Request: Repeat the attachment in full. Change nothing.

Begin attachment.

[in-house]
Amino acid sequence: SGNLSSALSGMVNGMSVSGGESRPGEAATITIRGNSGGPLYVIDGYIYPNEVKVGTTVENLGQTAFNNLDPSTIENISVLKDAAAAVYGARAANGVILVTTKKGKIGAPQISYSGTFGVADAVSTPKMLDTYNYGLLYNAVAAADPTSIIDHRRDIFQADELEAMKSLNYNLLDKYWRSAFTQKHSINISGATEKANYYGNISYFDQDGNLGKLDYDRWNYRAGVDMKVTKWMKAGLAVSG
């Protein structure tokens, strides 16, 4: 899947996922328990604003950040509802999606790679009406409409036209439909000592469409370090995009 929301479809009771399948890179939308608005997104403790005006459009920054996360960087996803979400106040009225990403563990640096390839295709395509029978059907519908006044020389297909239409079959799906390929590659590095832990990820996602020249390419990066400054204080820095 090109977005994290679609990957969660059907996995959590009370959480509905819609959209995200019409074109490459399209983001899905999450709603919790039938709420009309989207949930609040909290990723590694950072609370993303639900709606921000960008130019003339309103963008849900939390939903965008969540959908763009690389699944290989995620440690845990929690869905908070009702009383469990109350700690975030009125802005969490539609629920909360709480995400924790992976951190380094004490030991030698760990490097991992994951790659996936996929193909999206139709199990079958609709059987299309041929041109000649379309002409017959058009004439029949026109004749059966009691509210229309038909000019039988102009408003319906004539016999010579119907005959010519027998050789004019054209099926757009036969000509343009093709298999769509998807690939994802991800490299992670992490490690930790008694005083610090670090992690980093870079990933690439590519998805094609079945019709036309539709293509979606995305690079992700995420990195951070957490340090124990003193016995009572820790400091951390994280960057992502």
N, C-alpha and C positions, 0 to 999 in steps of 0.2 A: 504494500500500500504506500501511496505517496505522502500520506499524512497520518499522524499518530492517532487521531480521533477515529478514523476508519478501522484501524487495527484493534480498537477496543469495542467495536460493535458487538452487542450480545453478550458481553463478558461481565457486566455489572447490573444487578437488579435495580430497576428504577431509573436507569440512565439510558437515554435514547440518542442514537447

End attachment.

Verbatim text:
[in-house]
Amino acid sequence: SGNLSSALSGMVNGMSVSGGESRPGEAATITIRGNSGGPLYVIDGYIYPNEVKVGTTVENLGQTAFNNLDPSTIENISVLKDAAAAVYGARAANGVILVTTKKGKIGAPQISYSGTFGVADAVSTPKMLDTYNYGLLYNAVAAADPTSIIDHRRDIFQADELEAMKSLNYNLLDKYWRSAFTQKHSINISGATEKANYYGNISYFDQDGNLGKLDYDRWNYRAGVDMKVTKWMKAGLAVSG
């Protein structure tokens, strides 16, 4: 899947996922328990604003950040509802999606790679009406409409036209439909000592469409370090995009 929301479809009771399948890179939308608005997104403790005006459009920054996360960087996803979400106040009225990403563990640096390839295709395509029978059907519908006044020389297909239409079959799906390929590659590095832990990820996602020249390419990066400054204080820095 090109977005994290679609990957969660059907996995959590009370959480509905819609959209995200019409074109490459399209983001899905999450709603919790039938709420009309989207949930609040909290990723590694950072609370993303639900709606921000960008130019003339309103963008849900939390939903965008969540959908763009690389699944290989995620440690845990929690869905908070009702009383469990109350700690975030009125802005969490539609629920909360709480995400924790992976951190380094004490030991030698760990490097991992994951790659996936996929193909999206139709199990079958609709059987299309041929041109000649379309002409017959058009004439029949026109004749059966009691509210229309038909000019039988102009408003319906004539016999010579119907005959010519027998050789004019054209099926757009036969000509343009093709298999769509998807690939994802991800490299992670992490490690930790008694005083610090670090992690980093870079990933690439590519998805094609079945019709036309539709293509979606995305690079992700995420990195951070957490340090124990003193016995009572820790400091951390994280960057992502």
N, C-alpha and C positions, 0 to 999 in steps of 0.2 A: 504494500500500500504506500501511496505517496505522502500520506499524512497520518499522524499518530492517532487521531480521533477515529478514523476508519478501522484501524487495527484493534480498537477496543469495542467495536460493535458487538452487542450480545453478550458481553463478558461481565457486566455489572447490573444487578437488579435495580430497576428504577431509573436507569440512565439510558437515554435514547440518542442514537447